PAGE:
Note to Clinton: The heat comes with the turf
As has been widely noted, the "poor us" vibe continues to emanate from Hillary Clinton's presidential campaign after Tuesday's feisty candidate debate.
The "politics of pile on" is the phrase pushed by her staff (as noted here, it got incorporated into a plea for money). The theme was buttressed by a YouTube video that got a lot of attention. And the candidate herself, during an appearance Thursday at her alma mater, Wellesley College in Massachusetts, cut to the chase of the not-so-subtle message being sent.
As Newsday's Glenn Thrush writes, Clinton "played the gender card ... suggesting she's being singled out as the lone woman in an all-male presidential field."
Gee, color us insensitive, but maybe it also has something to do with the enormous amount of money she's raised, the depth of her institutional support within her party and the strong lead she's staked out in national polls. In short, she's the front-runner -- and thus the obvious target.
For a little perspective on this point, let's go back to those bygone days of the fight for the 2004 Democratic nomination, to a time when Howard Dean was viewed as the boss of the walk. There were frequent debates. And here's how stories in The Times characterized a couple of those encounters:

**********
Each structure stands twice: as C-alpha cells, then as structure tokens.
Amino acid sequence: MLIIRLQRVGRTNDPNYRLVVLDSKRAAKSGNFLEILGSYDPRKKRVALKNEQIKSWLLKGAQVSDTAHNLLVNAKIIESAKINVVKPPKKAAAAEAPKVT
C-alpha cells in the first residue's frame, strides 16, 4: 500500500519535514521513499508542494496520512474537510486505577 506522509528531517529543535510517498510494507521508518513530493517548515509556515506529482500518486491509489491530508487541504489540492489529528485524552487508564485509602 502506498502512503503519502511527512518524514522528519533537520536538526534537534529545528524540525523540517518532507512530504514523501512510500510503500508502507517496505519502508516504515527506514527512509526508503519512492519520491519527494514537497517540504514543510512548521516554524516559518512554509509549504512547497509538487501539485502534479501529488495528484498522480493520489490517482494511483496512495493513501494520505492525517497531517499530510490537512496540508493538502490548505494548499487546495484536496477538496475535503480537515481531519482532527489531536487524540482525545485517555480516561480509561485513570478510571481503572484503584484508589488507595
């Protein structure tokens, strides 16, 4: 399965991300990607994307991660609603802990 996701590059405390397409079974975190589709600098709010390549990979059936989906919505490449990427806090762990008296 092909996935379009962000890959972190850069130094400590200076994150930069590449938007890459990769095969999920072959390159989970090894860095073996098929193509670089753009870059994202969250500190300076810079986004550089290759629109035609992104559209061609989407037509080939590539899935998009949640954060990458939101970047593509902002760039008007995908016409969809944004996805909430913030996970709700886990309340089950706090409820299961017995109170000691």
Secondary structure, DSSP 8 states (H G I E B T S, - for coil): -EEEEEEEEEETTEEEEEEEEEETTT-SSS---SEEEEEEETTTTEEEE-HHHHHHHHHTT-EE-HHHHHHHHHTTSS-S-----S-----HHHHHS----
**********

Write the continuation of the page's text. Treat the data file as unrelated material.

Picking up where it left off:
1/5/04: "With Iowa's Jan. 19 caucuses approaching, Democrats chasing former Vermont Gov. Howard Dean relentlessly attacked his policies, temperament and credibility in a pointed debate Sunday."
"The focus was squarely on the front-runner in the Democratic presidential race throughout the two-hour session, as Sen. John F. Kerry of Massachusetts accused him of flip-flopping on issues, Rep. Dick Gephardt charged that Dean supported Republican plans to cut Medicare in the mid-1990s and Sen. Joe Lieberman of Connecticut assaulted Dean's decision to block the release of some of his records as governor."
1/12/04: "Democratic presidential rivals jabbed at Howard Dean on Sunday night over his approach to race, taxes and immigration, taking one last shot at the front-runner in the last debate before next week's pivotal Iowa caucuses."
Dean "was on the defensive much of the night, faltering several times as he was quizzed about the racial makeup of his Cabinet as governor of Vermont and how he would deal with illegal immigrants."
Some of those topics -- immigration policy, release of public records -- sound awfully familiar. And, of course, Howard Dean is not a woman.
-- Don Frederick